BYU-Idaho owns an array of art pieces by a variety of artists that many do not know about.
The BYU-I permanent collection includes close to 2,000 pieces of art, ranging in mediums of sculpture, print, painting
On the second floor of the Jacob Spori Building, there is a collection of screen prints depicting Marilyn Monroe in various color schemes.
The screens that these prints were made from were originally created by artist Andy Warhol. These prints were not actually printed by Warhol. He gave the screens to an artist named Sunday B. Morning, who printed 250 unauthorized prints from the original screens.
“Andy Warhol sent the screen prints to Sunday B. Morning, but then he decided that he didn’t want them to be printed and refused authorization. But Sunday B. Morning actually ended up printing them anyway. Sunday B. morning used similar colors as the original prints and made the actual prints, but the screens were Andy Warhol’s work,” said Erin Quinton, BYU-I alumna and gallery and collections manager.
The prints in the university’s collection are from those 250 unauthorized prints. Quinton pointed out that the prints are still of great value, but not worth as much as the prints done by Warhol himself.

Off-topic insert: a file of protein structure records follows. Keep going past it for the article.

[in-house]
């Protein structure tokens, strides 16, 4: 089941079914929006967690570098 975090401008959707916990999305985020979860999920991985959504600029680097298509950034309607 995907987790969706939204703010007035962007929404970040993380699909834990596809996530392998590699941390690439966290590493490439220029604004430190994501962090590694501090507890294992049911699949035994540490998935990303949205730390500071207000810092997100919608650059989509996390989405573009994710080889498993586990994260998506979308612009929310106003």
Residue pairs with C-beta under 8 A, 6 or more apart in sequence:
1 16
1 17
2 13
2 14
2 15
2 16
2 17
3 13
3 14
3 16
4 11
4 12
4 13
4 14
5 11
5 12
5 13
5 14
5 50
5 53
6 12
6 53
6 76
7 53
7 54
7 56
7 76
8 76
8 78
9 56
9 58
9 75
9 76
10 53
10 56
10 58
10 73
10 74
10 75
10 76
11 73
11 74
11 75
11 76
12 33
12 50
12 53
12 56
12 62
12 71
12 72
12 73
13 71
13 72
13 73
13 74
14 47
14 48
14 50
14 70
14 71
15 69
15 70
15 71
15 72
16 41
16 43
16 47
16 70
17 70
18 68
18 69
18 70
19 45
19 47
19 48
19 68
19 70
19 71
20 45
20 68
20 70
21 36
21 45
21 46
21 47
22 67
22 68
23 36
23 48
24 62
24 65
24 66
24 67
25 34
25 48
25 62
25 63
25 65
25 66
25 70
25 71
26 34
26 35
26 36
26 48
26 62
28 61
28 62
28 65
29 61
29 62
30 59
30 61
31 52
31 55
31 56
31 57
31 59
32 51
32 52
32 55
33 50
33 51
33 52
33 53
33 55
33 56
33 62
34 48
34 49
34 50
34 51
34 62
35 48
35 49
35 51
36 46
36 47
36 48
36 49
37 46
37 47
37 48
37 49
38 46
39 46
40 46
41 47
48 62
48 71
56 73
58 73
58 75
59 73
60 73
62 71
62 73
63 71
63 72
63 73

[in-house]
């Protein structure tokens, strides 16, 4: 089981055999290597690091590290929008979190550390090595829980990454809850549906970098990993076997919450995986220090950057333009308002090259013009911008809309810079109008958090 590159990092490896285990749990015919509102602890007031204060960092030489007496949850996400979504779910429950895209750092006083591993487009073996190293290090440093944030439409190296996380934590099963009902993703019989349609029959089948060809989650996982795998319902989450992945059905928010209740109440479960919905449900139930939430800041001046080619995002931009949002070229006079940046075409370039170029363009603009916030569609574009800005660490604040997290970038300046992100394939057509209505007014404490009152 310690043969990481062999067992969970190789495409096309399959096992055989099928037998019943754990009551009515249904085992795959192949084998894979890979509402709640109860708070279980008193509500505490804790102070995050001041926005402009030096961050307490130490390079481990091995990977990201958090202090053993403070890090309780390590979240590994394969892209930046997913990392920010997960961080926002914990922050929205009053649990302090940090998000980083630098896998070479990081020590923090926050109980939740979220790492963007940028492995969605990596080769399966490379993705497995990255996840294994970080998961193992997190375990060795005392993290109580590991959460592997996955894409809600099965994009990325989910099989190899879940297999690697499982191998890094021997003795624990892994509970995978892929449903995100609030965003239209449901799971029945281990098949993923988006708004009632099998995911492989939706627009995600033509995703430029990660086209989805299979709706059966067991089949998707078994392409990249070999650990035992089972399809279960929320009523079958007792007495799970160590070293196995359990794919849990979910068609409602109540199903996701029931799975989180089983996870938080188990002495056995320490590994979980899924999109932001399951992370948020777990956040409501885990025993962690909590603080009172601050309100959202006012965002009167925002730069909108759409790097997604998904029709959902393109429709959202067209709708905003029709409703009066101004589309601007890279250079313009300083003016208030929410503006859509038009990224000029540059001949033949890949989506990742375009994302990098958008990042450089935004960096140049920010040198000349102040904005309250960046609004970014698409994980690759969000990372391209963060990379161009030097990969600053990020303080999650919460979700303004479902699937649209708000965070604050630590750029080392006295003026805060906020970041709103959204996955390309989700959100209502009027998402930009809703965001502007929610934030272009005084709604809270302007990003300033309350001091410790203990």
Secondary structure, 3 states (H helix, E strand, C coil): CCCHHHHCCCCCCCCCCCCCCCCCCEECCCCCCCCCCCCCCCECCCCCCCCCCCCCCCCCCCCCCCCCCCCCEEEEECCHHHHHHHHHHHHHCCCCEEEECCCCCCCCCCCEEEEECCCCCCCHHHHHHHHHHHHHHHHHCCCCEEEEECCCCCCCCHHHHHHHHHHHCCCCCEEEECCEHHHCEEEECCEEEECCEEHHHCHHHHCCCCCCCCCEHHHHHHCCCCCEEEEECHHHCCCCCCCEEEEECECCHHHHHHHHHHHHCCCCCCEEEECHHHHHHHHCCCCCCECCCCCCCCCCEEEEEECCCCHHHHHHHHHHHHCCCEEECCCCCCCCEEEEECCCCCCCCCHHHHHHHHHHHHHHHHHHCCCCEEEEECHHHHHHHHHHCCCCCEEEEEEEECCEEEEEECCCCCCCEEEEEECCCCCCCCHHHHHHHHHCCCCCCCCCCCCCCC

Similar to the Monroe prints, the university owns two Rembrandt prints, which were also probably not printed by the artist. Rembrandt was a painter and print maker in the 16th century. Because his prints were made from metal plates, the plates lasted long after his death, and additional prints were made from the original plates.
“We know they are made from the original plates, but we are unsure if Rembrandt actually printed them,” Quinton said. “It was so long ago, and the prints traveled around so much that it is really hard for us to know whether they were printed by Rembrandt or not. But BYU has very similar prints that were printed after his death, so we think that these prints are as well.”
A portrait by artist George Romney is also in the permanent collection. This painting hangs in the George S. Romney Building, although the artist is not the namesake of the building.
Another famous painting in the BYU-I collection is a Henri Matisse painting of a woman in red.
Excluding the paintings in the BYU-Idaho Center, a majority of the art on campus is an original work of art, and not a copy.